Earlier this month on this blog, Mike discussed some recent examples of political figures who were caught in sexually charged situations -- Clarence Thomas, Bill Clinton, Larry Craig, and Elliot Spitzer -- and concluded that "the worst thing a public official can do if caught in a sexually charged situation is resign or announce his intention to resign, because that tends to validate the shamefulness of the conduct." On the comment board, I added the example of Barney Frank, the Democratic Congressman from Massachusetts who now chairs the Financial Services Committee. Frank faced a sex scandal of his own back in 1990 (ironically, a scandal in which he was most aggressively attacked by Sen. Larry Craig), but he asserted his innocence in the affair and was ultimately reprimanded by the House after the Ethics Committee found no evidence of involvement in illegal activity by Frank. (Details here under "Reprimand.")
While the salacious details of these and other sex-based cases garner inordinate public attention, the inference that Mike draws is, I think, simply a specific version of a more general rule that has come to dominate American politics in the last twenty-eight years: admit nothing, and bad news will fade away. This appears to be the lesson that Ronald Reagan and his supporters learned from Jimmy Carter's presidency. Carter's "malaise speech" (which, by the way, never used the word "malaise") was an especially memorable example of Carter's tendency to publicly question his own policies, the direction of the country, etc. As a result, his opponents could say: "See, even he admits that he's blowing it." The Reagan administration thus seemed to operate under the rule that the worst thing one can do is admit that anything is wrong. If you are never on record as having admitted error, after all, you have not given your opponents crucial ammunition. They can say anything they want, but unless you give in, they can merely be accused of partisanship in a game of political mudslinging.
Whether or not I am right that this began under Reagan, the second Bush's presidency took this strategy to a new level. Even when, say, Donald Rumsfeld was under the most severe attack, the strategy was to act as if there was nothing wrong. It is true that most of the controversial Bush administration figures -- Rumsfeld, John Ashcroft, and Alberto Gonzalez, to name the most obvious three -- eventually left the administration. Nevertheless, the public posture of the administration was to hold resolutely to the claim that nothing had gone wrong and that there was nothing for which it should even consider apologizing.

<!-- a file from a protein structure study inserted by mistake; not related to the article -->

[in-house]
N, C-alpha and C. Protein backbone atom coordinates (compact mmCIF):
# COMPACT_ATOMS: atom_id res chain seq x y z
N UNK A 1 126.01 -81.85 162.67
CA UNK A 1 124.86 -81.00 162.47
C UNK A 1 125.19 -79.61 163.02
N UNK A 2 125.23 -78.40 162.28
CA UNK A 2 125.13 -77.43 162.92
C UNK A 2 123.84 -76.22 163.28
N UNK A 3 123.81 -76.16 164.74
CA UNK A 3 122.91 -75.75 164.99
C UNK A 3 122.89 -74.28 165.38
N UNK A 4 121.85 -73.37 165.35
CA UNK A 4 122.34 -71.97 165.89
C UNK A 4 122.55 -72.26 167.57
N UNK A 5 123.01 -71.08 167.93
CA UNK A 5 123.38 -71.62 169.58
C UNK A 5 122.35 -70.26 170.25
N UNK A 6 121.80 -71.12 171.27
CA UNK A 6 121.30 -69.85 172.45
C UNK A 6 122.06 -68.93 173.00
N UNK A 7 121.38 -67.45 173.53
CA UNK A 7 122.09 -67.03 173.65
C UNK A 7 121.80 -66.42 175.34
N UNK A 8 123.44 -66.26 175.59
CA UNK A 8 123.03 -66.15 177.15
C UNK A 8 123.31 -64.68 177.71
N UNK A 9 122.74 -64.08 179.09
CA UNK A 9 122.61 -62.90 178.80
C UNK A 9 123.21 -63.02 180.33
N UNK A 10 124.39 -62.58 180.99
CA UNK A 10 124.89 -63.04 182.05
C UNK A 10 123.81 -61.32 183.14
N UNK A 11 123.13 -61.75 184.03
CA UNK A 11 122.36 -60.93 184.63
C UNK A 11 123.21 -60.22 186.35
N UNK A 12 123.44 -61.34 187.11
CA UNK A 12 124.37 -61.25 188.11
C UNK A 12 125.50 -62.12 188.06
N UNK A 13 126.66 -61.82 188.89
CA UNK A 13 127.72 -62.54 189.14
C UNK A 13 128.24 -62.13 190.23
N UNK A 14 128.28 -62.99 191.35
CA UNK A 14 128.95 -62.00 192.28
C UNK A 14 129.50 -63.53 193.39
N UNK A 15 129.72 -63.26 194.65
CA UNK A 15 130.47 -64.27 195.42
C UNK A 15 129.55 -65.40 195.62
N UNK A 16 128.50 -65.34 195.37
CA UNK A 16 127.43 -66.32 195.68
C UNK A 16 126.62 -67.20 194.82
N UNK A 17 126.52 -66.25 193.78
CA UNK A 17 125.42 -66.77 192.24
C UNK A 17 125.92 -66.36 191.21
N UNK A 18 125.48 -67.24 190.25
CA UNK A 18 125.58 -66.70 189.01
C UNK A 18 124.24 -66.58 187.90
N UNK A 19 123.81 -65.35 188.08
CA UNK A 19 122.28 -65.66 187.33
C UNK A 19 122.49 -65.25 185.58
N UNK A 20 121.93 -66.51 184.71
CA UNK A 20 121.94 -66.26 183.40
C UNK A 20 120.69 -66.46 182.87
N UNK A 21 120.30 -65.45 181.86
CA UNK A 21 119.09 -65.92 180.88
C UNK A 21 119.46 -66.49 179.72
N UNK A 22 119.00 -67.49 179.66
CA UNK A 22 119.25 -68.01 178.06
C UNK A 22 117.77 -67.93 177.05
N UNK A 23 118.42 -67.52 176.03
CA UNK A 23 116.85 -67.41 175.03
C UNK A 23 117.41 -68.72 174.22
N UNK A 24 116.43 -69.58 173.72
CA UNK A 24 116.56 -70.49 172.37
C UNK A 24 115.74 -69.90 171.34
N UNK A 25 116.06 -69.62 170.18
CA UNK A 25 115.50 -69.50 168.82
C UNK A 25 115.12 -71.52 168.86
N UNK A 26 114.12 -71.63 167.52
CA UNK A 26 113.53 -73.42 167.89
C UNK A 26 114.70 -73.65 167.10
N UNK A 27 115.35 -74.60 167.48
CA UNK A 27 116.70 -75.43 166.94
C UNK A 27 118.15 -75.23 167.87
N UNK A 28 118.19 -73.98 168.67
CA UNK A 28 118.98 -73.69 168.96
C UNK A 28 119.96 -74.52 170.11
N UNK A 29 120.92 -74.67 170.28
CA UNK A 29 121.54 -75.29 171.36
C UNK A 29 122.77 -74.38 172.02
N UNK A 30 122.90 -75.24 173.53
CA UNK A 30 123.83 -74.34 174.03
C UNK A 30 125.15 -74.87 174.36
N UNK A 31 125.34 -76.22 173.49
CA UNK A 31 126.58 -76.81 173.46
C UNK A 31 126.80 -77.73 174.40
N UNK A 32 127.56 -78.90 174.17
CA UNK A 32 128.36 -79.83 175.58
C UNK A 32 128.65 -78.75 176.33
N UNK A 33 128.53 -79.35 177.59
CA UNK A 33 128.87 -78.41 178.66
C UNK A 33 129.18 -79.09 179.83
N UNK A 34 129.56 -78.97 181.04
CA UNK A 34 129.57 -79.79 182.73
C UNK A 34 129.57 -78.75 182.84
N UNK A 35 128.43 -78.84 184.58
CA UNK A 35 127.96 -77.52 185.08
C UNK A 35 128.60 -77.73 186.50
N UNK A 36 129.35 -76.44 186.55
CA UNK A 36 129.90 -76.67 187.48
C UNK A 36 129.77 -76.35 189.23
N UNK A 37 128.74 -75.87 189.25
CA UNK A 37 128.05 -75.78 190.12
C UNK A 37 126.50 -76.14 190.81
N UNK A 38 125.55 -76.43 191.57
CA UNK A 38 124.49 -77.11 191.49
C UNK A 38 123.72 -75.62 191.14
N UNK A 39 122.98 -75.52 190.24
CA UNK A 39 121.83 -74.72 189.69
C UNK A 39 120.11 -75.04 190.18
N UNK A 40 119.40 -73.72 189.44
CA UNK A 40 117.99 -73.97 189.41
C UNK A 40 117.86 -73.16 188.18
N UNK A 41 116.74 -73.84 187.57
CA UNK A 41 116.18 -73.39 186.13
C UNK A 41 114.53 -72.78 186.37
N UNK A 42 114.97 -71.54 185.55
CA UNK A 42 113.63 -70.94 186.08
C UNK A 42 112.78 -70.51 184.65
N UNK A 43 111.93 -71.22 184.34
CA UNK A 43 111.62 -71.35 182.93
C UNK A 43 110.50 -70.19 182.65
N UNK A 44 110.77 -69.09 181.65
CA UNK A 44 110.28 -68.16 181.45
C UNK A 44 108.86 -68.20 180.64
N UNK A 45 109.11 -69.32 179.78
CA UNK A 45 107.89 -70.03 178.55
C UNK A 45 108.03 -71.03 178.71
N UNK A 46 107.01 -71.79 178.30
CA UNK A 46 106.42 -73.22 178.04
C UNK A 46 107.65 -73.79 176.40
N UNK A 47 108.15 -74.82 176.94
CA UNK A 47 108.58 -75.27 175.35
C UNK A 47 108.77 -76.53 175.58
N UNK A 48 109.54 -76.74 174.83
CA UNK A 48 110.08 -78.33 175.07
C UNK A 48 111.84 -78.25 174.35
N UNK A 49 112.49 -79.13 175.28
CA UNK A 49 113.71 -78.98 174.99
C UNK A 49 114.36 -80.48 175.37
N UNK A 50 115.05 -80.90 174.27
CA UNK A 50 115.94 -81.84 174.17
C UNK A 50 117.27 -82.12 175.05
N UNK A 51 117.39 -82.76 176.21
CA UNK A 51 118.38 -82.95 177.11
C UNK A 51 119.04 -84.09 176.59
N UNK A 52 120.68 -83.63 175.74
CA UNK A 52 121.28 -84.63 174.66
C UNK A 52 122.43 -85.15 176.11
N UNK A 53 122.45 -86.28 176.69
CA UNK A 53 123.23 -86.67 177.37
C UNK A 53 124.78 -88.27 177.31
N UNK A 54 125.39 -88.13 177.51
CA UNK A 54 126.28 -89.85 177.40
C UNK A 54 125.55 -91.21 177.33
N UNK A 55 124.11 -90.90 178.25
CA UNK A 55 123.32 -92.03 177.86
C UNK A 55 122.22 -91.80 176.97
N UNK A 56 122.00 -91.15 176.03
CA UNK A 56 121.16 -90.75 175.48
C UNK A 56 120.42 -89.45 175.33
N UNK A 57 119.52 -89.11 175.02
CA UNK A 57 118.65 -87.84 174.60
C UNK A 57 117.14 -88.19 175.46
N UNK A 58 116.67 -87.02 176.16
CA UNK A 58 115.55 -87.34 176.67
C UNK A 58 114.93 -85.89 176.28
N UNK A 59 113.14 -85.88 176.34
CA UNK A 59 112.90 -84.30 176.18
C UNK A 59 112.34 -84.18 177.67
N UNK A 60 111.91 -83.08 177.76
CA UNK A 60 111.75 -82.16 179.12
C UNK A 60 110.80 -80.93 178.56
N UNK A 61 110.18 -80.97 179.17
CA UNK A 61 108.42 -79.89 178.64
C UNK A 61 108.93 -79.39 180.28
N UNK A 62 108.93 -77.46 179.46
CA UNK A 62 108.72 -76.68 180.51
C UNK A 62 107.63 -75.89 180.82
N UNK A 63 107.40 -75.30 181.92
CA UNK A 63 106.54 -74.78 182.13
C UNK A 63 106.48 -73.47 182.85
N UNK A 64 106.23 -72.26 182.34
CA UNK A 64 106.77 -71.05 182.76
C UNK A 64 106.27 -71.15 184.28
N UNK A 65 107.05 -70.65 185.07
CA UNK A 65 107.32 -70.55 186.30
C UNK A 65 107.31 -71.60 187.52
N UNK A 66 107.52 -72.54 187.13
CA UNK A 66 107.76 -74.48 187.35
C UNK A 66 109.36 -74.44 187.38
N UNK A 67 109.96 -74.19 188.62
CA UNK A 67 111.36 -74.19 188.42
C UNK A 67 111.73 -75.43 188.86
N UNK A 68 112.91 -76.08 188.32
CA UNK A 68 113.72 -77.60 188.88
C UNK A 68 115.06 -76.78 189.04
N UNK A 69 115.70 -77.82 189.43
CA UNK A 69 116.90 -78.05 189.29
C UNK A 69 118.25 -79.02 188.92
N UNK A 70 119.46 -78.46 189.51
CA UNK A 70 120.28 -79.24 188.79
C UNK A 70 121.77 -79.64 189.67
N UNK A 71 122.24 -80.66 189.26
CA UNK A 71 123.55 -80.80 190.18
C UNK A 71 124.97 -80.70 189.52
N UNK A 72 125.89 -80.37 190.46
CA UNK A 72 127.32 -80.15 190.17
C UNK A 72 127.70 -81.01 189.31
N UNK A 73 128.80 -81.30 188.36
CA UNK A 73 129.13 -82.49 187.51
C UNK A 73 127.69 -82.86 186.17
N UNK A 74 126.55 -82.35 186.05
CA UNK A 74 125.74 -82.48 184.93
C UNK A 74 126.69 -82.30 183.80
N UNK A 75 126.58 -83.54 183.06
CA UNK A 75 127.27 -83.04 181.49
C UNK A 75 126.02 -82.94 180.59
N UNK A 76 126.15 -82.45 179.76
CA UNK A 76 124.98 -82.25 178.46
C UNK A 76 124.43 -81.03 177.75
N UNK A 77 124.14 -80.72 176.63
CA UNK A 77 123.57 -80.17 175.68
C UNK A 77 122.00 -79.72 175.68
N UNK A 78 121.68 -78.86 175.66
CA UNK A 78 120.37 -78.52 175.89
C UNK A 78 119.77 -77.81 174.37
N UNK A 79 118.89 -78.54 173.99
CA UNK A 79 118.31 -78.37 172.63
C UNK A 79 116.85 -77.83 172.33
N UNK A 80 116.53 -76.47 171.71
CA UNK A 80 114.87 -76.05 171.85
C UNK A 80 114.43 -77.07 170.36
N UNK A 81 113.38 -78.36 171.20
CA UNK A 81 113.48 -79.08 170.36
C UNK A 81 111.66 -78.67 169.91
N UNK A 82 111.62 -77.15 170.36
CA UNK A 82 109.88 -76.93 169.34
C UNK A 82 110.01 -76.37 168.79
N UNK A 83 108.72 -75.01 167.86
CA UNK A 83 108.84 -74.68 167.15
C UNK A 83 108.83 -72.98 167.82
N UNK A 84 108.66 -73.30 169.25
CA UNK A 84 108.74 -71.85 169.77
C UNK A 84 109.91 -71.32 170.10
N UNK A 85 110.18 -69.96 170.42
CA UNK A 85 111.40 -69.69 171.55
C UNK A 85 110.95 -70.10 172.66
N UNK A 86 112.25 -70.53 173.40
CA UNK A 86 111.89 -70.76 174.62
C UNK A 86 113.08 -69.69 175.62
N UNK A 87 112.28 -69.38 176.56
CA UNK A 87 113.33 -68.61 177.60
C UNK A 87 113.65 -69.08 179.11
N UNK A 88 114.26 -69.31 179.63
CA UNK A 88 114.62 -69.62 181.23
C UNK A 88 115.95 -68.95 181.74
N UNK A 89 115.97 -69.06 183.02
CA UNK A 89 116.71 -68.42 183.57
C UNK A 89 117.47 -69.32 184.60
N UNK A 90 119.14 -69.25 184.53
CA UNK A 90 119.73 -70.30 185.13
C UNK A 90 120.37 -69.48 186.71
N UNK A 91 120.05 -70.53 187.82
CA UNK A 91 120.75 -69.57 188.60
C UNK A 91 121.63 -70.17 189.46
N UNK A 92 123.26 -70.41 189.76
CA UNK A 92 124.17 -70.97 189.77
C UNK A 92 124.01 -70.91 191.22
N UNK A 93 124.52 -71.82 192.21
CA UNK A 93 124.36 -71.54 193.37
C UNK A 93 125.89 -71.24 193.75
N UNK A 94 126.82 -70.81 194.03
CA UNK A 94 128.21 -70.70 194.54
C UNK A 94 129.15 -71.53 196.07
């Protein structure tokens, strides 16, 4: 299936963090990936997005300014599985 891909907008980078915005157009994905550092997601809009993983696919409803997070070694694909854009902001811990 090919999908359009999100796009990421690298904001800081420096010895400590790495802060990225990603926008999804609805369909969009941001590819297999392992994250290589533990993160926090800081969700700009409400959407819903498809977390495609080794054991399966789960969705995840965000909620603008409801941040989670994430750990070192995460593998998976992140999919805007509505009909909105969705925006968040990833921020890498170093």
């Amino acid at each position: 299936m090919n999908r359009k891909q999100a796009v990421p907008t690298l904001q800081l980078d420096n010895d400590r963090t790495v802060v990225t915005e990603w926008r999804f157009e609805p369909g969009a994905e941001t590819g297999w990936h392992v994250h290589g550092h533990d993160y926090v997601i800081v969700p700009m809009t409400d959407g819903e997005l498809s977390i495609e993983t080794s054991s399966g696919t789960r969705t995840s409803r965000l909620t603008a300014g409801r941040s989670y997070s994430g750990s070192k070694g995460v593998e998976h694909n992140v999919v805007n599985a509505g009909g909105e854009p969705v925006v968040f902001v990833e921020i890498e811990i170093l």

Interestingly, the Obama campaign seems to have adopted (consciously or otherwise) a new strategy. They have made quick work of dealing with even relatively minor problems (like Samantha "Hillary Clinton is a monster who will do anything to win" Power) , acknowledging error and moving on. The Wright affair took a bit longer to play out, but it was still handled much more rapidly than anything we've seen under the current administration. The Obama camp thus seems to believe that it is possible to admit a problem and to quickly move past it, rather than simply digging in their heels until the next news cycle. If this works -- and thus far it seems to be a successful strategy -- it suggests that the problem under Carter was not that he admitted the existence of problems but that he all but wallowed in the public admissions and wondered out loud whether there was a bigger problem.
To this point, of course, I have only been describing strategic considerations. As a substantive matter, I genuinely hope that Obama's strategy works -- not because I support his candidacy (although I do), but because he actually deals with problems and moves on to the next issue. If he appoints anyone even remotely resembling a Democratic Rumsfeld, it has to be heartening to suspect that such a person would be gone. Quickly.
-- Posted by Neil H. Buchanan